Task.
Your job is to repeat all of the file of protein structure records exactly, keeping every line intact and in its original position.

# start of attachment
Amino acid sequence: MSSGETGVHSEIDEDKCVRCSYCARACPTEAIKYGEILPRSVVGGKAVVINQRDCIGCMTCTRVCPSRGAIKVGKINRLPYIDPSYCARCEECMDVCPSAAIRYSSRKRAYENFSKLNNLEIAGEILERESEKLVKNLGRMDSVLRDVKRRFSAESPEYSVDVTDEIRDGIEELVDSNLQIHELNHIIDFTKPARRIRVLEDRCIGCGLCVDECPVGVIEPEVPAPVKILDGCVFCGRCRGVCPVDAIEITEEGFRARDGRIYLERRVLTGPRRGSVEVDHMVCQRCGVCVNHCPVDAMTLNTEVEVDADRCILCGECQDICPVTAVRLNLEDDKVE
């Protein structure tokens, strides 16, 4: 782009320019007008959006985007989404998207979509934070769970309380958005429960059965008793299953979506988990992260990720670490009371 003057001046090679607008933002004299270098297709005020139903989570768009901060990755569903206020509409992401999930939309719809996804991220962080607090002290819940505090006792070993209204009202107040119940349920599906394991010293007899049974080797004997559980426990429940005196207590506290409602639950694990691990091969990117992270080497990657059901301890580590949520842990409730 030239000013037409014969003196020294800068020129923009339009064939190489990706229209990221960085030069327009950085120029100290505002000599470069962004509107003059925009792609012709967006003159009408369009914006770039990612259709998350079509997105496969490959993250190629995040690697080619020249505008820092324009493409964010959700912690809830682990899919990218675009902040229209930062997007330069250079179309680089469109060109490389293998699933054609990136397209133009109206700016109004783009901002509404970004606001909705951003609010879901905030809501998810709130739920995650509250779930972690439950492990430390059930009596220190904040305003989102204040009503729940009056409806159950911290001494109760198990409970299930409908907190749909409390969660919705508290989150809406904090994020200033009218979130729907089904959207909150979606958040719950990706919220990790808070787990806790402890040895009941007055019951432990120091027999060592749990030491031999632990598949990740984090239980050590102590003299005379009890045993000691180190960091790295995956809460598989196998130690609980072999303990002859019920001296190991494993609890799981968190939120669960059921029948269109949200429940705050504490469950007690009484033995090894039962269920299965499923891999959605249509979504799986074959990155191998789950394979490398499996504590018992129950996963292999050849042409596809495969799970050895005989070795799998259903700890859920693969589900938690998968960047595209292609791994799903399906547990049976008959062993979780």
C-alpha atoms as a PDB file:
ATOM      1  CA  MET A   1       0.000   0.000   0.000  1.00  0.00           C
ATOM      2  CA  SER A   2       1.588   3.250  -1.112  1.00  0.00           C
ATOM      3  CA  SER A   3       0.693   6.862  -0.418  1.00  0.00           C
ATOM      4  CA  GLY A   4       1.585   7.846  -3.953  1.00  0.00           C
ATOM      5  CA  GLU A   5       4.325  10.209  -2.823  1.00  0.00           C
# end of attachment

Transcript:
Amino acid sequence: MSSGETGVHSEIDEDKCVRCSYCARACPTEAIKYGEILPRSVVGGKAVVINQRDCIGCMTCTRVCPSRGAIKVGKINRLPYIDPSYCARCEECMDVCPSAAIRYSSRKRAYENFSKLNNLEIAGEILERESEKLVKNLGRMDSVLRDVKRRFSAESPEYSVDVTDEIRDGIEELVDSNLQIHELNHIIDFTKPARRIRVLEDRCIGCGLCVDECPVGVIEPEVPAPVKILDGCVFCGRCRGVCPVDAIEITEEGFRARDGRIYLERRVLTGPRRGSVEVDHMVCQRCGVCVNHCPVDAMTLNTEVEVDADRCILCGECQDICPVTAVRLNLEDDKVE
């Protein structure tokens, strides 16, 4: 782009320019007008959006985007989404998207979509934070769970309380958005429960059965008793299953979506988990992260990720670490009371 003057001046090679607008933002004299270098297709005020139903989570768009901060990755569903206020509409992401999930939309719809996804991220962080607090002290819940505090006792070993209204009202107040119940349920599906394991010293007899049974080797004997559980426990429940005196207590506290409602639950694990691990091969990117992270080497990657059901301890580590949520842990409730 030239000013037409014969003196020294800068020129923009339009064939190489990706229209990221960085030069327009950085120029100290505002000599470069962004509107003059925009792609012709967006003159009408369009914006770039990612259709998350079509997105496969490959993250190629995040690697080619020249505008820092324009493409964010959700912690809830682990899919990218675009902040229209930062997007330069250079179309680089469109060109490389293998699933054609990136397209133009109206700016109004783009901002509404970004606001909705951003609010879901905030809501998810709130739920995650509250779930972690439950492990430390059930009596220190904040305003989102204040009503729940009056409806159950911290001494109760198990409970299930409908907190749909409390969660919705508290989150809406904090994020200033009218979130729907089904959207909150979606958040719950990706919220990790808070787990806790402890040895009941007055019951432990120091027999060592749990030491031999632990598949990740984090239980050590102590003299005379009890045993000691180190960091790295995956809460598989196998130690609980072999303990002859019920001296190991494993609890799981968190939120669960059921029948269109949200429940705050504490469950007690009484033995090894039962269920299965499923891999959605249509979504799986074959990155191998789950394979490398499996504590018992129950996963292999050849042409596809495969799970050895005989070795799998259903700890859920693969589900938690998968960047595209292609791994799903399906547990049976008959062993979780």
C-alpha atoms as a PDB file:
ATOM      1  CA  MET A   1       0.000   0.000   0.000  1.00  0.00           C
ATOM      2  CA  SER A   2       1.588   3.250  -1.112  1.00  0.00           C
ATOM      3  CA  SER A   3       0.693   6.862  -0.418  1.00  0.00           C
ATOM      4  CA  GLY A   4       1.585   7.846  -3.953  1.00  0.00           C
ATOM      5  CA  GLU A   5       4.325  10.209  -2.823  1.00  0.00           C